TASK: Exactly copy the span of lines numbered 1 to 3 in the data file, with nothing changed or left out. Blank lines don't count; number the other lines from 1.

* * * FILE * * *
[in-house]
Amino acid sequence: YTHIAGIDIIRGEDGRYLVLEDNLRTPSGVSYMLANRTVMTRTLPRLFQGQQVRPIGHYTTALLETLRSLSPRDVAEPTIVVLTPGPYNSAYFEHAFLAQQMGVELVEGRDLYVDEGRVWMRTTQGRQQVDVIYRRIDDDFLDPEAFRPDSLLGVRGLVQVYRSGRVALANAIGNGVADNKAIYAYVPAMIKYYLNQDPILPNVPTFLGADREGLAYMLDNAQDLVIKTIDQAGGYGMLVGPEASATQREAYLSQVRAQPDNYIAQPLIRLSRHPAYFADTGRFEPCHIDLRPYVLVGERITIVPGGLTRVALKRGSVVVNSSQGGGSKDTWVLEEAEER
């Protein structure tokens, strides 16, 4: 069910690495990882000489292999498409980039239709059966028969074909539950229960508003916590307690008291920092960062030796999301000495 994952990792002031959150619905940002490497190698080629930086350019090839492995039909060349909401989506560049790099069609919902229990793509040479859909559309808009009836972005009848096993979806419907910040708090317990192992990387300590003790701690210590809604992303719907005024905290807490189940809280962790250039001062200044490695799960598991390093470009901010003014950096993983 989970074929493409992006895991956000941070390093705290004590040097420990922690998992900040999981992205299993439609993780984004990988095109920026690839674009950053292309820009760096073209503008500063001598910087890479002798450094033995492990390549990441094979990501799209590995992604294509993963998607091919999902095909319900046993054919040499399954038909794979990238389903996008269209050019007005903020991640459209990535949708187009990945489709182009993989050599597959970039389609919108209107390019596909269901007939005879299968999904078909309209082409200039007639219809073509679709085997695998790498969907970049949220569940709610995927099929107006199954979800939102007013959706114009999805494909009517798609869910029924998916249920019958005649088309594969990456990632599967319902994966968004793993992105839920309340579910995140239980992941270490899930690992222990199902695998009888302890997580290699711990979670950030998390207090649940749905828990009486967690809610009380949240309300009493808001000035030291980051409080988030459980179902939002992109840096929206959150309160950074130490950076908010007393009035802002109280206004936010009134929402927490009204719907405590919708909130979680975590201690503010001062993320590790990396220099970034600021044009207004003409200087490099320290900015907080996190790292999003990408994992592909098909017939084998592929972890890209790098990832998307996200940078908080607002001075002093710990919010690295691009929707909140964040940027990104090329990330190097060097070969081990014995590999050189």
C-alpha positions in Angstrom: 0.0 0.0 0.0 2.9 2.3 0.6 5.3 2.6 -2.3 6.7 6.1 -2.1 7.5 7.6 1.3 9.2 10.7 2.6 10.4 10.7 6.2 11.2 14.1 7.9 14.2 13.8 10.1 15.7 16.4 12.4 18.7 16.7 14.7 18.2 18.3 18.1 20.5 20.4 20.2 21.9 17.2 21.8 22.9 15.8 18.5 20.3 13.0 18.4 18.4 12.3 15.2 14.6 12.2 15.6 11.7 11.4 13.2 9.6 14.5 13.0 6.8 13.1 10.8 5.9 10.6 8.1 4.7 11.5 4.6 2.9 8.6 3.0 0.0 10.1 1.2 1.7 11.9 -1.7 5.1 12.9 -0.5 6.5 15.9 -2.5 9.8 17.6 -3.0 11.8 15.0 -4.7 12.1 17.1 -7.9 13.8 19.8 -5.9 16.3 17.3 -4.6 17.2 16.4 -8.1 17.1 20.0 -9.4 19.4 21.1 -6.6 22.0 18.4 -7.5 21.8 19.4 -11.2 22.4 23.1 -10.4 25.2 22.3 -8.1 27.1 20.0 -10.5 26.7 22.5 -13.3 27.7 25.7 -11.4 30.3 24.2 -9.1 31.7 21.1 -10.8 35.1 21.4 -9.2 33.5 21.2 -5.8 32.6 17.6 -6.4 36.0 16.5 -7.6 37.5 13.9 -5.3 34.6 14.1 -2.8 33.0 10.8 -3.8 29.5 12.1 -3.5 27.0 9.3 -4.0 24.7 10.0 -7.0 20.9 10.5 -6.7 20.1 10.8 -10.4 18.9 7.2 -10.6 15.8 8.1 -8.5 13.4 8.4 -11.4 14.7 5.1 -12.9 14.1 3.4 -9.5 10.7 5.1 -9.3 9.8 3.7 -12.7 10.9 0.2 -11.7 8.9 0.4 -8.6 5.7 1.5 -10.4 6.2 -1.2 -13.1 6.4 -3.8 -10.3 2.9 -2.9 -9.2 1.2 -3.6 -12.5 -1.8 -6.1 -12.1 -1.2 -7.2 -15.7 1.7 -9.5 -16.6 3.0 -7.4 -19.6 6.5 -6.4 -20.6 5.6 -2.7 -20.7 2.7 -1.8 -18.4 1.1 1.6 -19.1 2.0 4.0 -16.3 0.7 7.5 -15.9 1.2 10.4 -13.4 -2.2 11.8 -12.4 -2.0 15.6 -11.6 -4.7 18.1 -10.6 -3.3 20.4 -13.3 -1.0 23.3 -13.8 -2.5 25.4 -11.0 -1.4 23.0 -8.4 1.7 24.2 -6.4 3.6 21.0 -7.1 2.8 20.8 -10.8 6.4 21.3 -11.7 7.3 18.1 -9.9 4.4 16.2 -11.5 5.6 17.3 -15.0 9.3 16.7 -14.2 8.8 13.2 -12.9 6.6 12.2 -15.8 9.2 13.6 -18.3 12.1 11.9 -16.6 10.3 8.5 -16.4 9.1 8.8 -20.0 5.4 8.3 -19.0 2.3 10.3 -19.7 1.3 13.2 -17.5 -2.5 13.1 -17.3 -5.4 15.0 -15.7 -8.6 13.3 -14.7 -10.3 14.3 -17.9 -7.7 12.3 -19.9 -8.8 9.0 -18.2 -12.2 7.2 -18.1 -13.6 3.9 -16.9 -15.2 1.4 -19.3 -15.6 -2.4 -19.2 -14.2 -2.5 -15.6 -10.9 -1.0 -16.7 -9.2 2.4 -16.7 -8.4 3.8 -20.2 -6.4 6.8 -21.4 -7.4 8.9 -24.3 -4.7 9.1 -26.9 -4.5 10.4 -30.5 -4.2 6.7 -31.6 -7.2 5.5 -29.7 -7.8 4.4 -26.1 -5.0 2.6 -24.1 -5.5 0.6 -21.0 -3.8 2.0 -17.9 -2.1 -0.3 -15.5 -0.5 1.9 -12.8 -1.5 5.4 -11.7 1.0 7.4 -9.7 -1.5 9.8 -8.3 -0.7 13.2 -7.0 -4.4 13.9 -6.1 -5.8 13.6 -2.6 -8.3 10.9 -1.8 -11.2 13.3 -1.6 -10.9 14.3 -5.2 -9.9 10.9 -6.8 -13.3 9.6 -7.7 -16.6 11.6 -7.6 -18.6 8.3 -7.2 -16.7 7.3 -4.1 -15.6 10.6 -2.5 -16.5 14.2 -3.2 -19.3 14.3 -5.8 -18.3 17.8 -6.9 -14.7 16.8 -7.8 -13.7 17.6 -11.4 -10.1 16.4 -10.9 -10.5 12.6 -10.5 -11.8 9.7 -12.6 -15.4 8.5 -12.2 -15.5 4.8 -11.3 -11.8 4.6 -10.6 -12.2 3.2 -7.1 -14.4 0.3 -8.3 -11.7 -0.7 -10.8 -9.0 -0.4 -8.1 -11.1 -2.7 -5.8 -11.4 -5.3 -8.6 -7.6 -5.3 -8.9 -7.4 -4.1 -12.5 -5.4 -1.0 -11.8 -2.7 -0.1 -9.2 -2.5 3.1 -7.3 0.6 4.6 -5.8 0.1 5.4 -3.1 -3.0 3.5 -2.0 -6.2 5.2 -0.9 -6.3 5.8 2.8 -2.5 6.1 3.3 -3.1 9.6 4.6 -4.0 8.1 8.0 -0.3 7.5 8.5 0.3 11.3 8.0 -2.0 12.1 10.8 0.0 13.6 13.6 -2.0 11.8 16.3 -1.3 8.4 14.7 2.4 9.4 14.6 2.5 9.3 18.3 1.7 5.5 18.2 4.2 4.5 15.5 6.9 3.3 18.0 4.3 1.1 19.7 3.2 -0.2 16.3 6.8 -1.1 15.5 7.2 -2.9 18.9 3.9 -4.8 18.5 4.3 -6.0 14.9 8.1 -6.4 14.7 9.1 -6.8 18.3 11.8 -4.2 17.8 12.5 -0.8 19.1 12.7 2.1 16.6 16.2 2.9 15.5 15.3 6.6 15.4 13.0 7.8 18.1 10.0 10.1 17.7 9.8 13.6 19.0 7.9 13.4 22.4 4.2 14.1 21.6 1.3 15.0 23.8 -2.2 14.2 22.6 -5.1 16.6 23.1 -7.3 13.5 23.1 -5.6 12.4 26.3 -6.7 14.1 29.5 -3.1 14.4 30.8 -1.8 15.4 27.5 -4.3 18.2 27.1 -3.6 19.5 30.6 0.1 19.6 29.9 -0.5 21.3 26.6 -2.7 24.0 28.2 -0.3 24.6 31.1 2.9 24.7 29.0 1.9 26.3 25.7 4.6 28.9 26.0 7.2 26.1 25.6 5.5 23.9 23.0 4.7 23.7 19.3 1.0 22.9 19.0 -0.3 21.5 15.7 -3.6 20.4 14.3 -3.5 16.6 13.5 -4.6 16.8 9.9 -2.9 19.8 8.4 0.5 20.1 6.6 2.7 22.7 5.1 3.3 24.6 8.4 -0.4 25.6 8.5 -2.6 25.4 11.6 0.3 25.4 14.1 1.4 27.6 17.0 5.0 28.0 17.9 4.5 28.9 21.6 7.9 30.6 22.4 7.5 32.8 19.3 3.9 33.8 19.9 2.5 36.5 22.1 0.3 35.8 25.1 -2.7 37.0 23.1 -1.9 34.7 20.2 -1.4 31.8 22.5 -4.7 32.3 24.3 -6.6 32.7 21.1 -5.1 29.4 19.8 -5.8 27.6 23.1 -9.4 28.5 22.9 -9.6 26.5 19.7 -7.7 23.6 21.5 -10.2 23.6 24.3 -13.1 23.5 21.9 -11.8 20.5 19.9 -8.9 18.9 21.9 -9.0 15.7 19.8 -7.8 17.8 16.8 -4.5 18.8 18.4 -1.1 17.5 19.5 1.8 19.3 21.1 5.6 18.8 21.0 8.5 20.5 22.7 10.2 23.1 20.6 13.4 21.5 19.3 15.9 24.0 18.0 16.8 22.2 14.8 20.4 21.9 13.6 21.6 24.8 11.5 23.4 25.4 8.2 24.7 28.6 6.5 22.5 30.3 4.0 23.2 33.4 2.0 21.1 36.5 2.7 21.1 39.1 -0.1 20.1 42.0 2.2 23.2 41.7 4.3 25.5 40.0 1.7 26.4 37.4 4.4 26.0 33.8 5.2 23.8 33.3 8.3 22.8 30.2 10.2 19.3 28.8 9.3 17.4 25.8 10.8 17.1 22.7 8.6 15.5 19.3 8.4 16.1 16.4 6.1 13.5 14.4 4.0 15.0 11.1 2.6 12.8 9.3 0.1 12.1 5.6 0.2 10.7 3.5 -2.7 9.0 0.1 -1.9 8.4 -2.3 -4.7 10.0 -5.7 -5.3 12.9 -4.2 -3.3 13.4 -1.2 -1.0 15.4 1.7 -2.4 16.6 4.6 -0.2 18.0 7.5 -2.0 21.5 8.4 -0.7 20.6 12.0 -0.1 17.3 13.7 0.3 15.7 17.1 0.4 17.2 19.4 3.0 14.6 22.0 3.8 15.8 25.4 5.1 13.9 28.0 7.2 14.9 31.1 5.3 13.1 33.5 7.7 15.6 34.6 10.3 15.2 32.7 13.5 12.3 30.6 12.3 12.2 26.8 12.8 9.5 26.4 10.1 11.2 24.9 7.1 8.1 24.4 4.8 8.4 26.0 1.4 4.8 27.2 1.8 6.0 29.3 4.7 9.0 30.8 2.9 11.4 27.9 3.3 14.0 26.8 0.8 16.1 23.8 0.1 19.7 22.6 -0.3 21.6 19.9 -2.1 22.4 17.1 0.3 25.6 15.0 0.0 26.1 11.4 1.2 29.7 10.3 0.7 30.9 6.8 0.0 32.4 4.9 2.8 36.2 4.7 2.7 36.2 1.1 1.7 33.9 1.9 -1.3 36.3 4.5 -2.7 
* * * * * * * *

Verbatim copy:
[in-house]
Amino acid sequence: YTHIAGIDIIRGEDGRYLVLEDNLRTPSGVSYMLANRTVMTRTLPRLFQGQQVRPIGHYTTALLETLRSLSPRDVAEPTIVVLTPGPYNSAYFEHAFLAQQMGVELVEGRDLYVDEGRVWMRTTQGRQQVDVIYRRIDDDFLDPEAFRPDSLLGVRGLVQVYRSGRVALANAIGNGVADNKAIYAYVPAMIKYYLNQDPILPNVPTFLGADREGLAYMLDNAQDLVIKTIDQAGGYGMLVGPEASATQREAYLSQVRAQPDNYIAQPLIRLSRHPAYFADTGRFEPCHIDLRPYVLVGERITIVPGGLTRVALKRGSVVVNSSQGGGSKDTWVLEEAEER
């Protein structure tokens, strides 16, 4: 069910690495990882000489292999498409980039239709059966028969074909539950229960508003916590307690008291920092960062030796999301000495 994952990792002031959150619905940002490497190698080629930086350019090839492995039909060349909401989506560049790099069609919902229990793509040479859909559309808009009836972005009848096993979806419907910040708090317990192992990387300590003790701690210590809604992303719907005024905290807490189940809280962790250039001062200044490695799960598991390093470009901010003014950096993983 989970074929493409992006895991956000941070390093705290004590040097420990922690998992900040999981992205299993439609993780984004990988095109920026690839674009950053292309820009760096073209503008500063001598910087890479002798450094033995492990390549990441094979990501799209590995992604294509993963998607091919999902095909319900046993054919040499399954038909794979990238389903996008269209050019007005903020991640459209990535949708187009990945489709182009993989050599597959970039389609919108209107390019596909269901007939005879299968999904078909309209082409200039007639219809073509679709085997695998790498969907970049949220569940709610995927099929107006199954979800939102007013959706114009999805494909009517798609869910029924998916249920019958005649088309594969990456990632599967319902994966968004793993992105839920309340579910995140239980992941270490899930690992222990199902695998009888302890997580290699711990979670950030998390207090649940749905828990009486967690809610009380949240309300009493808001000035030291980051409080988030459980179902939002992109840096929206959150309160950074130490950076908010007393009035802002109280206004936010009134929402927490009204719907405590919708909130979680975590201690503010001062993320590790990396220099970034600021044009207004003409200087490099320290900015907080996190790292999003990408994992592909098909017939084998592929972890890209790098990832998307996200940078908080607002001075002093710990919010690295691009929707909140964040940027990104090329990330190097060097070969081990014995590999050189």